I learned a lot, because Green had the right access to the right people, asked the right questions of them and did his homework to back up his interview footage. I especially appreciated how much work he and his crew put in to track down archive videos and other ephemera to illustrate the film. It brought this overlooked era home wonderfully. The editing shone too, even when used to manipulate our emotions because it was done so well.

It's also a real story, unlike the fluff that's used as subject matter for some documentaries nowadays. It's a story of great depth that speaks to more than its heroes, the Hollywood Shorties themselves, to a time and an attitude that isn't here any more. Times have changed and this is fascinating insight to a history that's not long passed but feels like a different era entirely.

Naomi from Intellexual Entertainment conducting a Q&A with the gentleman
from Phoenix Artisan Accoutrements whose name isn't on his card!
photo credit: Countess Chaos Creations

Industry Mixer

This was a great way for us to kick off our Jerome viewing pleasure. We took care of other business during the day before attending Industry Night, but we'll be watching a lot more on Saturday and especially Sunday. Watch this space!

The Industry Mixer at Cellar 433 in Jerome
photo credit: Countess Chaos Creations

They even let international cult megastars into the Industry Mixer!
photo credit: Countess Chaos Creations

Friday, 15 April 2016

Phoenix Film Festival - Day Eight

I'm posting daily coverage of the Phoenix Film Festival at Apocalypse Later Now! this year. Here are some rough notes for Thursday 14th (Day 8) to help guide what you might want to look out for once they're widely released.

Thursday marks the end of the festival when everything wraps up with the closing night movie. We were hoping to catch one more film before that but grandkid duty rendered that non-viable.

It's been a great week though and I've managed to catch 27 blocks of films: 22 features and 5 sets of short films, including everything that screened in the International Horror & Sci-Fi Film Festival portion of the event.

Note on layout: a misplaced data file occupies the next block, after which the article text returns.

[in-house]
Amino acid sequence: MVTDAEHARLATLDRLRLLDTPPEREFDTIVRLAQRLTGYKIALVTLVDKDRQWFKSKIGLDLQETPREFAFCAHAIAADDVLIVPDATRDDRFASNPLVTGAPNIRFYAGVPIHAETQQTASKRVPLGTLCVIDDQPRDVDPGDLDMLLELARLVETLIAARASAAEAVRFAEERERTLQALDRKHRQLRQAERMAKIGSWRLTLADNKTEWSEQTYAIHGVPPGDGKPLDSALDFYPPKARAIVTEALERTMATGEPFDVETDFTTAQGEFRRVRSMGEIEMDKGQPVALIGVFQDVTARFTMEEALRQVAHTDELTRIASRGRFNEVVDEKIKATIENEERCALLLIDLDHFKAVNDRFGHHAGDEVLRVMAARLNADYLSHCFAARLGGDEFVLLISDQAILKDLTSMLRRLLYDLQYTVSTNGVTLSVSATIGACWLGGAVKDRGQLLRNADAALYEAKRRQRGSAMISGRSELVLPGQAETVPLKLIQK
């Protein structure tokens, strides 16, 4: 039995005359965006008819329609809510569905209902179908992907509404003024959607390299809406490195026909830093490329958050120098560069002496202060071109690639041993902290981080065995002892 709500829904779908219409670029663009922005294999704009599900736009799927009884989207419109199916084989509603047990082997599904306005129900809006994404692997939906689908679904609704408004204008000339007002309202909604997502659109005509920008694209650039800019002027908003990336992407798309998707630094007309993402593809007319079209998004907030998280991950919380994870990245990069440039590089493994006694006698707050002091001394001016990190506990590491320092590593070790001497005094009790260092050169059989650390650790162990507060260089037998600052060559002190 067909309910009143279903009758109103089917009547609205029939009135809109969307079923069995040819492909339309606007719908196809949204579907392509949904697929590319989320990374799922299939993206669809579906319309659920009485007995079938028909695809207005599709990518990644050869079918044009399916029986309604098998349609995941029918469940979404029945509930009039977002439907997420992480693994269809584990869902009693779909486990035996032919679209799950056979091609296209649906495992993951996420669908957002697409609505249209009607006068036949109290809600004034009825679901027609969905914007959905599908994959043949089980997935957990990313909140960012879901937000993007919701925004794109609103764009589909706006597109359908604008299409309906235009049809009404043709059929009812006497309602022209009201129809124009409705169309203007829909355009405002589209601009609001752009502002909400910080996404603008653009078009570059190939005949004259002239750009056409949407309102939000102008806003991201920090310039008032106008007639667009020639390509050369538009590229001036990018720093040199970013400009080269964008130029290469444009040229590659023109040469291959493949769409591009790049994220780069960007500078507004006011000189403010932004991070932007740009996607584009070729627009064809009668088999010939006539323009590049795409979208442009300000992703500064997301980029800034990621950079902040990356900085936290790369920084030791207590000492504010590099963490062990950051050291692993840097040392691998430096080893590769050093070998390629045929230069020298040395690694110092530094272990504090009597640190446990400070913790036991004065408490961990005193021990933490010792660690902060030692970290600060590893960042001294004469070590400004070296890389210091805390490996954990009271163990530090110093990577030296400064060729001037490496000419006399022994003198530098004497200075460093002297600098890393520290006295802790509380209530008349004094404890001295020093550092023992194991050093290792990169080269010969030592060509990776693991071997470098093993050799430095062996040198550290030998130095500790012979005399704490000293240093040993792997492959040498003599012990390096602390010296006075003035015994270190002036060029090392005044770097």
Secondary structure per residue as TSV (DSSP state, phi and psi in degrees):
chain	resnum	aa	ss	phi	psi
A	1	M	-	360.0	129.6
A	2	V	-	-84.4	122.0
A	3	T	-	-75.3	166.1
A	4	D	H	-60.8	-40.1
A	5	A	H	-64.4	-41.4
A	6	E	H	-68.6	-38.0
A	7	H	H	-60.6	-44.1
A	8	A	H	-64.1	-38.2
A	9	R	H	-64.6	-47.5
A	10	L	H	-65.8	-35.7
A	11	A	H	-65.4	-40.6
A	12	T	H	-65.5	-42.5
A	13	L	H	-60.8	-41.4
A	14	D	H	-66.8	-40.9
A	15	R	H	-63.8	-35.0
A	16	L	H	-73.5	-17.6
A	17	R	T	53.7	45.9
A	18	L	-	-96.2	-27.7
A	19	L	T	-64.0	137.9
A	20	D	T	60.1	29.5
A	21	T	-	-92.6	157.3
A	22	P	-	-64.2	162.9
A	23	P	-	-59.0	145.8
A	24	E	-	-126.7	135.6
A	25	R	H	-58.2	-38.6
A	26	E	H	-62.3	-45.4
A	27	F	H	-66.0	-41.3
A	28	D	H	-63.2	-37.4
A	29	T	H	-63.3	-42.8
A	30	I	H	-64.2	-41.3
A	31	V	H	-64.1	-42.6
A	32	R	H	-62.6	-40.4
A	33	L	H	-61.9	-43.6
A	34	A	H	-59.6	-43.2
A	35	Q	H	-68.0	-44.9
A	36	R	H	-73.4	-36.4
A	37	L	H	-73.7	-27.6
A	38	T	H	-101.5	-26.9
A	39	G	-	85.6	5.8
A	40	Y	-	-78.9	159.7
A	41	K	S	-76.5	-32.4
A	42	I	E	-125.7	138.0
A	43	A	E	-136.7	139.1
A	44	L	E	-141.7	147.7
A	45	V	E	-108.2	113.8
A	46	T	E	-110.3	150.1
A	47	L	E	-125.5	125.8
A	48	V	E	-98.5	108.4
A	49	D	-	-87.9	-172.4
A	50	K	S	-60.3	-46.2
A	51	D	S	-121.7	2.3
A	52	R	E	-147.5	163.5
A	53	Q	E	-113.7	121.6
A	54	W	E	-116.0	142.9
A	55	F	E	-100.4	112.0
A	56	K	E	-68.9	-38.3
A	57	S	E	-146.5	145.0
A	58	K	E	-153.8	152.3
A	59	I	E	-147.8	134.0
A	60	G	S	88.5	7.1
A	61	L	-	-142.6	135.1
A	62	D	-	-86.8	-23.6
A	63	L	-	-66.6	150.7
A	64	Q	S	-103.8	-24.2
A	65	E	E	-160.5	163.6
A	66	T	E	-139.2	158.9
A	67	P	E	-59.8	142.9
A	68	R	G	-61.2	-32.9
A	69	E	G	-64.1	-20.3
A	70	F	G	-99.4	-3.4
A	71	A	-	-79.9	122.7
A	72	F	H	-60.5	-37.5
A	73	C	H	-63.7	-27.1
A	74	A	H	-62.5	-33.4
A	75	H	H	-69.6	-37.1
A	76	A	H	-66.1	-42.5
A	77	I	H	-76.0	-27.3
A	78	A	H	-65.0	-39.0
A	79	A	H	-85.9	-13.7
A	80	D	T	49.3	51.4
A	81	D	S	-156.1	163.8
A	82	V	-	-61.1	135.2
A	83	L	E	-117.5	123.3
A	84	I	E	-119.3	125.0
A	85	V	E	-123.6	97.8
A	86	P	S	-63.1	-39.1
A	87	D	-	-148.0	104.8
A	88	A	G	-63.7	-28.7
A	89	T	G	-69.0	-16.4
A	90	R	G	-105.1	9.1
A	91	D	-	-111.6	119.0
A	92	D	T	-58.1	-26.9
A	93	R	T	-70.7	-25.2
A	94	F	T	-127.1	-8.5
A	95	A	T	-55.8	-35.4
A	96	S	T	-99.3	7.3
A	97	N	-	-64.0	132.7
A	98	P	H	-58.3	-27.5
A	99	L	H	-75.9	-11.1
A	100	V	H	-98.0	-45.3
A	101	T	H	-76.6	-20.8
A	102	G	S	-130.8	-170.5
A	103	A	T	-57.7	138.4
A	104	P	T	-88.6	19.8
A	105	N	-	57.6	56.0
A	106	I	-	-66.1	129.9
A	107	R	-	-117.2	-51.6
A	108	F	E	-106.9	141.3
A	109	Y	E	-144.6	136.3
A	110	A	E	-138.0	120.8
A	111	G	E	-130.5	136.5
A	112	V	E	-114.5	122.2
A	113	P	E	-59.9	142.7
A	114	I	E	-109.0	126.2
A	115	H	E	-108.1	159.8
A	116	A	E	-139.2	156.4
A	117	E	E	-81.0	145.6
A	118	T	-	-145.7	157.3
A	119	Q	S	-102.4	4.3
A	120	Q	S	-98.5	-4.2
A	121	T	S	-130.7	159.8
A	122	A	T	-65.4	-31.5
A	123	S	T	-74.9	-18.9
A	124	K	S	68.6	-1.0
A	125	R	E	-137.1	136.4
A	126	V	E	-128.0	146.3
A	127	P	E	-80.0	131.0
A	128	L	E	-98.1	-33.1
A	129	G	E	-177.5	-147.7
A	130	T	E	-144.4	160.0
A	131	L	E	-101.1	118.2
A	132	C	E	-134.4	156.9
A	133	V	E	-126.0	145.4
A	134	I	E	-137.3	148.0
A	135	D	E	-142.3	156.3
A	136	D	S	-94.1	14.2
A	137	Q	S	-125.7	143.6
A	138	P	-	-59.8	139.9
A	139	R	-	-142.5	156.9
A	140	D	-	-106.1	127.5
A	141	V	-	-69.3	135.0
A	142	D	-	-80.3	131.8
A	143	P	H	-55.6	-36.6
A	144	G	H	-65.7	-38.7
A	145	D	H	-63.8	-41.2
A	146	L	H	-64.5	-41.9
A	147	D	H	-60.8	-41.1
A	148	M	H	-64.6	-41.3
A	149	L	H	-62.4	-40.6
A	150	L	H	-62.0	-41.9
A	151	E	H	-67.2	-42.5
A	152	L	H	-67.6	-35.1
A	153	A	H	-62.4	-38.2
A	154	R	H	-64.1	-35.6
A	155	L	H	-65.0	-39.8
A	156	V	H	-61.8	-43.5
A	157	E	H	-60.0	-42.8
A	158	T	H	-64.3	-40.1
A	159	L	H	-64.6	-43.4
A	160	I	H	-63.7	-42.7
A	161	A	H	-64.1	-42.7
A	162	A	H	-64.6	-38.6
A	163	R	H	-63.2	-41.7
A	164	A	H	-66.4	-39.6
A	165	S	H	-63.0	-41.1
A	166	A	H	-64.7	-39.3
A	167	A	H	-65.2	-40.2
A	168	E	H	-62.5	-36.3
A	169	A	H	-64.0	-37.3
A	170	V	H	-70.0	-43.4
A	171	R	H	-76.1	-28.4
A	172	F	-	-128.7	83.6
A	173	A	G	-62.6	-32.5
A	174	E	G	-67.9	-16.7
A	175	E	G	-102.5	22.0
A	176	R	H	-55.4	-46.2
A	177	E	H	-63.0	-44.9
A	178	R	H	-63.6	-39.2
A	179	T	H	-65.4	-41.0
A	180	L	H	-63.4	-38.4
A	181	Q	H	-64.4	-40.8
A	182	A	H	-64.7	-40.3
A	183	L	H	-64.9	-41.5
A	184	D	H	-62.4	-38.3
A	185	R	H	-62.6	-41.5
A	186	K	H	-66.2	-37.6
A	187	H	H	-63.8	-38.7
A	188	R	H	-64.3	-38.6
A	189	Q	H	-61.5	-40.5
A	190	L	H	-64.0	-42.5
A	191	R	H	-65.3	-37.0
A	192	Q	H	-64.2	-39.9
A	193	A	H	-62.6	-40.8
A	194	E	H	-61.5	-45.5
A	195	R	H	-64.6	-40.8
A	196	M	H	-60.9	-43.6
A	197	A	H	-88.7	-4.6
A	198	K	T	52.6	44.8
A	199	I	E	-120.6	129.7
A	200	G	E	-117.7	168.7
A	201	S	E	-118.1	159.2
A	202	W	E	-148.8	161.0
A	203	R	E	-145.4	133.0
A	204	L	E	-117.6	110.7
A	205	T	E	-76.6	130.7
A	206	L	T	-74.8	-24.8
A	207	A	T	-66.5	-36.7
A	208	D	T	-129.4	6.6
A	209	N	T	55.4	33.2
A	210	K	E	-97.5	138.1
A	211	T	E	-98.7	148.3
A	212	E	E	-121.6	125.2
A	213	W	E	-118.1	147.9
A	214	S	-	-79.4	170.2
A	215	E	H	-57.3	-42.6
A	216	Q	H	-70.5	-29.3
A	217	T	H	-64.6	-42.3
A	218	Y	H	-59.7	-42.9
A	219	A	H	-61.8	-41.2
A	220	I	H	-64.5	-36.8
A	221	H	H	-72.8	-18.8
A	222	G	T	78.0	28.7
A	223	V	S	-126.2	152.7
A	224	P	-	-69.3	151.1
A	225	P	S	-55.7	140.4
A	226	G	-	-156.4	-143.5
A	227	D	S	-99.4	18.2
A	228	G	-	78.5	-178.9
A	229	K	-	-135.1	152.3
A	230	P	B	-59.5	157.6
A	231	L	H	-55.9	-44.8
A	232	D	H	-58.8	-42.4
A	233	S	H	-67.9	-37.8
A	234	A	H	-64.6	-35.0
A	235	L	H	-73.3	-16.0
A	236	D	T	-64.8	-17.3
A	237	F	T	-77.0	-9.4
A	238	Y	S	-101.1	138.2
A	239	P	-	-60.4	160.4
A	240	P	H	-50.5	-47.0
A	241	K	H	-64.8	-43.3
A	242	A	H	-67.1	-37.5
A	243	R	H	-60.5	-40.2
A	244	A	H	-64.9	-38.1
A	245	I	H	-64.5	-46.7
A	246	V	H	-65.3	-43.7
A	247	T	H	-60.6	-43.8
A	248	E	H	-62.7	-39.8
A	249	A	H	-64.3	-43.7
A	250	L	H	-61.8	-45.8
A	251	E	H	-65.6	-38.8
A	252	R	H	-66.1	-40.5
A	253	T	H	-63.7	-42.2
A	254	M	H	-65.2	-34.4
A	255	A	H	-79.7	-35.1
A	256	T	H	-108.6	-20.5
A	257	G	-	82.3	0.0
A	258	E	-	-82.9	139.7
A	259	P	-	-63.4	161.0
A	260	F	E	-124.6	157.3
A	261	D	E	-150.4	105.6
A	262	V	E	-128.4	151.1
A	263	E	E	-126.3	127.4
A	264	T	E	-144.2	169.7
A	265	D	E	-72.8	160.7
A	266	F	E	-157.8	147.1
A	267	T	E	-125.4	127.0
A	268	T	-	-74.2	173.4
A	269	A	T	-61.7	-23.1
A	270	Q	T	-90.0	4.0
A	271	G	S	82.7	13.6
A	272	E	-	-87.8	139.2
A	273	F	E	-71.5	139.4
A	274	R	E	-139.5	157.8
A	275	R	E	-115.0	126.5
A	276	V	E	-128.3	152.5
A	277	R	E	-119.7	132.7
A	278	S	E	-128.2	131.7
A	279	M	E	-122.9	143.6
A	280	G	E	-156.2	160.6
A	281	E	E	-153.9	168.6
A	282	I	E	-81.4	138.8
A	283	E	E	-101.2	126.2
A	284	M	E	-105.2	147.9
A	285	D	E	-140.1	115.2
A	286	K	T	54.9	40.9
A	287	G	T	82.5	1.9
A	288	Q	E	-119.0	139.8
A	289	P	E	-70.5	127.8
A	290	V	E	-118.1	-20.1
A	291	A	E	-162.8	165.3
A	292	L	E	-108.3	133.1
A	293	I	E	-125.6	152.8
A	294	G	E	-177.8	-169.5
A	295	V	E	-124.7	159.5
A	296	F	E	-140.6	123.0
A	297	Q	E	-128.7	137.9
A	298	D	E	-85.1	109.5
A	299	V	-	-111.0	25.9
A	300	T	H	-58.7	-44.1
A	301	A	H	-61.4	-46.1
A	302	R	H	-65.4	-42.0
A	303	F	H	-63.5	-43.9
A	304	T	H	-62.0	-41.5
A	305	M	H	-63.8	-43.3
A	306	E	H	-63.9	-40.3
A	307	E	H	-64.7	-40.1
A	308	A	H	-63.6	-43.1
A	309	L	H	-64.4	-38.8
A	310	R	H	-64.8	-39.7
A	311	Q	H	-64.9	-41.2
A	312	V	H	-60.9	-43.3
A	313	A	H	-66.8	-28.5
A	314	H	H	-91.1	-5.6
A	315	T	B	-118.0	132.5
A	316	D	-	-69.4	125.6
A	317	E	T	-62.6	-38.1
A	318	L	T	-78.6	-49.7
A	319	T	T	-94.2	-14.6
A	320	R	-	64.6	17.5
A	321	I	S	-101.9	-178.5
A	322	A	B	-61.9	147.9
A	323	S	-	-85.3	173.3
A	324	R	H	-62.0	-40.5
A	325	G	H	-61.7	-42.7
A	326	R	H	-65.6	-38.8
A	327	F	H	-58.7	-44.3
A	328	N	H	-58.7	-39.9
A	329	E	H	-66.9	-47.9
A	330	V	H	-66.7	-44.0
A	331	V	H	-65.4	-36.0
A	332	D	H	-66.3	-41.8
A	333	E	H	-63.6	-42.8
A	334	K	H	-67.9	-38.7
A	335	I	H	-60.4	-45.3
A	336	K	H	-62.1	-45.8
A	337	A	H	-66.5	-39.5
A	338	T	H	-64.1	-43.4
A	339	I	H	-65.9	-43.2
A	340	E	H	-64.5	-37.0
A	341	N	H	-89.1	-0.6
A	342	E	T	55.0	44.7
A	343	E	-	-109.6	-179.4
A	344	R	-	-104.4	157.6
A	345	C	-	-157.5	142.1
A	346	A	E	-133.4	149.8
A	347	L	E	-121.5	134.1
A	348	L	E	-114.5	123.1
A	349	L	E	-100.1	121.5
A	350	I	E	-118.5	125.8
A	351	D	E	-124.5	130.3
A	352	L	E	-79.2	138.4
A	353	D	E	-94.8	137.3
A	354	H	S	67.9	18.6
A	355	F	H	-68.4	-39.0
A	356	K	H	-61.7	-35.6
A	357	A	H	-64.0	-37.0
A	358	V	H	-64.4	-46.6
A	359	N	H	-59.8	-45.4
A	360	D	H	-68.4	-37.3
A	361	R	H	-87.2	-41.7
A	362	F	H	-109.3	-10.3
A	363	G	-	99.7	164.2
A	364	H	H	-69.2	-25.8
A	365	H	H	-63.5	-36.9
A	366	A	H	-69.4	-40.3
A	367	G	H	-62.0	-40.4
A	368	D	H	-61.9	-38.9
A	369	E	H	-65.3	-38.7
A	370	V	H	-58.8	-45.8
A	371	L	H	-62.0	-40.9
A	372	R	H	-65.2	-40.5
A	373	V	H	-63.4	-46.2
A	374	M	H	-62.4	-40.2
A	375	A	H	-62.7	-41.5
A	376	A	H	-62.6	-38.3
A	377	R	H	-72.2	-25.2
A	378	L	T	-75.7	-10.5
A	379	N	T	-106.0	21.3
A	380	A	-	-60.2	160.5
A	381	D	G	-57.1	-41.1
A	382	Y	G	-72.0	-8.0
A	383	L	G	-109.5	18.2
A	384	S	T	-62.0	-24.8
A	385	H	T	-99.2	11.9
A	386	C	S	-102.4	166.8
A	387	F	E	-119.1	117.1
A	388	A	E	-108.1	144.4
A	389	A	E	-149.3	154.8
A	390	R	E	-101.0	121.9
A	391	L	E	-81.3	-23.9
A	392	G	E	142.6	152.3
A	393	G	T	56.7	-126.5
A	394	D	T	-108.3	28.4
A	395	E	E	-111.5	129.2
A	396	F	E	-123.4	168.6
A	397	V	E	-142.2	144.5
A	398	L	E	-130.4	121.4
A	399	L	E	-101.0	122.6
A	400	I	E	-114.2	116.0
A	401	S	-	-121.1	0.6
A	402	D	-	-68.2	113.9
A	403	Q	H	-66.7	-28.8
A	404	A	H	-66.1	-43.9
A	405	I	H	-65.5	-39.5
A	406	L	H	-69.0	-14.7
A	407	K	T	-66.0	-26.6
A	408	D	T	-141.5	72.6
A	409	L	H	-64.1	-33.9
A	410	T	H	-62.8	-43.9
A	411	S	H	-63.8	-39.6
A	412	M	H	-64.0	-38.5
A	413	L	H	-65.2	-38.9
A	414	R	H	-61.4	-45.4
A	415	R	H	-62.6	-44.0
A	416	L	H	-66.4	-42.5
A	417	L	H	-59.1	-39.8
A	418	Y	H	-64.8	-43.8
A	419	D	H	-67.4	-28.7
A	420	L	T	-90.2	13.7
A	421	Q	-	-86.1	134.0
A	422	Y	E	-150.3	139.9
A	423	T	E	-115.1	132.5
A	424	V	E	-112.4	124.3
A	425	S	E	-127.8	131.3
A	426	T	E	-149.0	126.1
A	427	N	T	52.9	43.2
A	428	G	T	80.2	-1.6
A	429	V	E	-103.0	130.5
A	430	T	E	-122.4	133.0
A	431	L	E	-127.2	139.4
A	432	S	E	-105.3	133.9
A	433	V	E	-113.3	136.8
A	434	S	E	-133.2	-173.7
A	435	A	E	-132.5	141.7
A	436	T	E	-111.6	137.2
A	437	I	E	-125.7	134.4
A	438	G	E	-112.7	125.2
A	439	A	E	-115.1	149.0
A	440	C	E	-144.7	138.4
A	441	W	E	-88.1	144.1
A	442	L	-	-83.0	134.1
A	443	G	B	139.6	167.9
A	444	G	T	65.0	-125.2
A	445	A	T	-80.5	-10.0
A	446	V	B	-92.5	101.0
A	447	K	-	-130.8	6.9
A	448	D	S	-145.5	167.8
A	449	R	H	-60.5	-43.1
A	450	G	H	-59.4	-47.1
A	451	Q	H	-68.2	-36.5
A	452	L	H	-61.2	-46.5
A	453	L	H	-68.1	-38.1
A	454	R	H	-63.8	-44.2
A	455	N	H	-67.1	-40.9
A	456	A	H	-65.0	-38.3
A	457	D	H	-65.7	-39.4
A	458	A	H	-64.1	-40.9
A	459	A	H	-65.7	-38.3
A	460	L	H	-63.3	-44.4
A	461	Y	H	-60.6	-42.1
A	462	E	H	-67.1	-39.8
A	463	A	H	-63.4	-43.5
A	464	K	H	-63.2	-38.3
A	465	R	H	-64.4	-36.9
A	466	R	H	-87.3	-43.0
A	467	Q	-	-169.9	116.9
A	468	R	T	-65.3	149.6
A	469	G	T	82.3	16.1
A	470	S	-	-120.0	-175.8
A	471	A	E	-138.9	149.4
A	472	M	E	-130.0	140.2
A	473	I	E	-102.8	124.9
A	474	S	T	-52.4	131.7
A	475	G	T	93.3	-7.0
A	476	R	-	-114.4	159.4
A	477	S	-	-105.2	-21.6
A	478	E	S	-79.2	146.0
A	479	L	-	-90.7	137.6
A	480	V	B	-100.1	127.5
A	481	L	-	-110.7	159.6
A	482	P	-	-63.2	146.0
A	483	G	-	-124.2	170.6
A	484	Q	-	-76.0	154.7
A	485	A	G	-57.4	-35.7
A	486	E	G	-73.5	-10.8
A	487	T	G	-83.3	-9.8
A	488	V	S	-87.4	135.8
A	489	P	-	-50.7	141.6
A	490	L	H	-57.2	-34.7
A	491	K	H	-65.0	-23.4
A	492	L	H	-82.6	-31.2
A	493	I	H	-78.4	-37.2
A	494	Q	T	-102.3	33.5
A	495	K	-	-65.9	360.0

I've written them all up here at Apocalypse Later Now! and will aim at reviewing many of them in greater depth at my main review site, Apocalypse Later. I tend to prioritise the IHSFFF side of the house, then Arizona films and then PFF competition features. I know I want to catch up with some other short film sets too, as both Live Action Shorts sets looked particularly inviting but I was unable to fit them into the schedule.

Note 2: I have indexes up at Apocalypse Later that detail every film, whether feature or short, that's playing this event. Here's the Phoenix Film Festival index and here's the International Horror & Sci-Fi Film Festival index.

Block 27: Five Nights in Maine (2015)

I've had a blast over the last week, enjoying almost everything I've seen. Some of the short sets were inconsistent, I found Patagonia Treasure Trail poor and I hated The Dark Tapes, but the films in the rest of the 27 blocks I saw ranged from good to awesome. I'd be hard pressed to pick the best feature as a few would have to battle it out, but 20 Matches trumps them all as the best short and the best film of the entire festival for me.

Sadly the closing night film turned out to be the weakest feature I saw except for the two mentioned above. It's not a bad film but it's not a good film either and I have no idea what the point of it was.

Sure, it's about survivor guilt, explored through Sherwin going to see Lucinda. He's the husband of a young lady called Fiona who is killed in a car accident very soon into the movie. She's Fiona's mother, who is fighting cancer and apparently was opposed to the marriage. So they don't get on, which is understandable, even though he treats her with respect and she responds with polite insults. But what have they learned at the end of the movie that we didn't know at the beginning? I can't think of anything of substance.

If the script is a weak link, the camerawork is weaker. Almost the entire film is shot in close-ups, with little to showcase the beauty of rural Maine or highlight distance, either literal or figurative. What's worse, writer/director Maris Curran or her DP felt the need to jiggle the camera every time emotions were raised. This may have been appropriate occasionally, such as when a bored cop literally phones in the news of Fiona's death to Sherwin and the camera jars along with his mind, but far more often this approach spoils scenes of potential power, especially the last one with Lucinda which could have been an absolute gem.

There's a good side too. Even if the script got nowhere in the end, that doesn't mean it didn't find places of power on the way and there are a number of excellent scenes dotted in and amongst that are worthy of mention. The acting is especially strong, with the fantastic Dianne Wiest and David Oyelowo both doing good work as Lucinda and Sherwin respectively and Rosie Perez even better as Ann, Lucinda's nurse. If only they had a better movie to be excellent in.